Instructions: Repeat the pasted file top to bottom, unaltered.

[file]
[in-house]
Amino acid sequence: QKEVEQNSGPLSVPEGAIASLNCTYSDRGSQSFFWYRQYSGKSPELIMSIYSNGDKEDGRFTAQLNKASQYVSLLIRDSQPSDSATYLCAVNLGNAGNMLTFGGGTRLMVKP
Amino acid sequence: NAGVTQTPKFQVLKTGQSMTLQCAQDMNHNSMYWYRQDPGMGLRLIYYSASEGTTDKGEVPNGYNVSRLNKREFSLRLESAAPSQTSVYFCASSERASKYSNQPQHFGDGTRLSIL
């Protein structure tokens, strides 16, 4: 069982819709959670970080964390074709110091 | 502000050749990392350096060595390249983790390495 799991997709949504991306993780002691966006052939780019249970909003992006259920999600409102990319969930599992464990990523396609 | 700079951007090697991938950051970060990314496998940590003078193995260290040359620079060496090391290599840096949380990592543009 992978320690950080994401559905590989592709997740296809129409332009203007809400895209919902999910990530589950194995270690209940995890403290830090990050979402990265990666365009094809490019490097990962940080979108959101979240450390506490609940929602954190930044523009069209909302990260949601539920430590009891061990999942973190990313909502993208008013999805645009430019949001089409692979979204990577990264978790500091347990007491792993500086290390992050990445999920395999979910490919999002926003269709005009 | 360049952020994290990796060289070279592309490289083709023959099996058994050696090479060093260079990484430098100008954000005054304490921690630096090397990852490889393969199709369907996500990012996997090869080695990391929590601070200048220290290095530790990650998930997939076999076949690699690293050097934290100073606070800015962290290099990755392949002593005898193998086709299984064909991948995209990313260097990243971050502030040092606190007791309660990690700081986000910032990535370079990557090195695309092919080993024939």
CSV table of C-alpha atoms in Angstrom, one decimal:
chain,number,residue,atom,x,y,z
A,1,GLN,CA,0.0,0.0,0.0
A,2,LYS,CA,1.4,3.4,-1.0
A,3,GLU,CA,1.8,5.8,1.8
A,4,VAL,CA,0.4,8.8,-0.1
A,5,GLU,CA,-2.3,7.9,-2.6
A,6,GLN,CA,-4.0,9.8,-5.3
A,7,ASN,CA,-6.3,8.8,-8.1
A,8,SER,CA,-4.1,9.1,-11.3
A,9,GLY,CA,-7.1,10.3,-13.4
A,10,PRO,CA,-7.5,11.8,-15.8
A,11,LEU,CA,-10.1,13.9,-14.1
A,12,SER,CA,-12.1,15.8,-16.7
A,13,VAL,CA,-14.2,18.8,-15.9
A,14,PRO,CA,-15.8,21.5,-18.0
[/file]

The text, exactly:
[in-house]
Amino acid sequence: QKEVEQNSGPLSVPEGAIASLNCTYSDRGSQSFFWYRQYSGKSPELIMSIYSNGDKEDGRFTAQLNKASQYVSLLIRDSQPSDSATYLCAVNLGNAGNMLTFGGGTRLMVKP
Amino acid sequence: NAGVTQTPKFQVLKTGQSMTLQCAQDMNHNSMYWYRQDPGMGLRLIYYSASEGTTDKGEVPNGYNVSRLNKREFSLRLESAAPSQTSVYFCASSERASKYSNQPQHFGDGTRLSIL
């Protein structure tokens, strides 16, 4: 069982819709959670970080964390074709110091 | 502000050749990392350096060595390249983790390495 799991997709949504991306993780002691966006052939780019249970909003992006259920999600409102990319969930599992464990990523396609 | 700079951007090697991938950051970060990314496998940590003078193995260290040359620079060496090391290599840096949380990592543009 992978320690950080994401559905590989592709997740296809129409332009203007809400895209919902999910990530589950194995270690209940995890403290830090990050979402990265990666365009094809490019490097990962940080979108959101979240450390506490609940929602954190930044523009069209909302990260949601539920430590009891061990999942973190990313909502993208008013999805645009430019949001089409692979979204990577990264978790500091347990007491792993500086290390992050990445999920395999979910490919999002926003269709005009 | 360049952020994290990796060289070279592309490289083709023959099996058994050696090479060093260079990484430098100008954000005054304490921690630096090397990852490889393969199709369907996500990012996997090869080695990391929590601070200048220290290095530790990650998930997939076999076949690699690293050097934290100073606070800015962290290099990755392949002593005898193998086709299984064909991948995209990313260097990243971050502030040092606190007791309660990690700081986000910032990535370079990557090195695309092919080993024939």
CSV table of C-alpha atoms in Angstrom, one decimal:
chain,number,residue,atom,x,y,z
A,1,GLN,CA,0.0,0.0,0.0
A,2,LYS,CA,1.4,3.4,-1.0
A,3,GLU,CA,1.8,5.8,1.8
A,4,VAL,CA,0.4,8.8,-0.1
A,5,GLU,CA,-2.3,7.9,-2.6
A,6,GLN,CA,-4.0,9.8,-5.3
A,7,ASN,CA,-6.3,8.8,-8.1
A,8,SER,CA,-4.1,9.1,-11.3
A,9,GLY,CA,-7.1,10.3,-13.4
A,10,PRO,CA,-7.5,11.8,-15.8
A,11,LEU,CA,-10.1,13.9,-14.1
A,12,SER,CA,-12.1,15.8,-16.7
A,13,VAL,CA,-14.2,18.8,-15.9
A,14,PRO,CA,-15.8,21.5,-18.0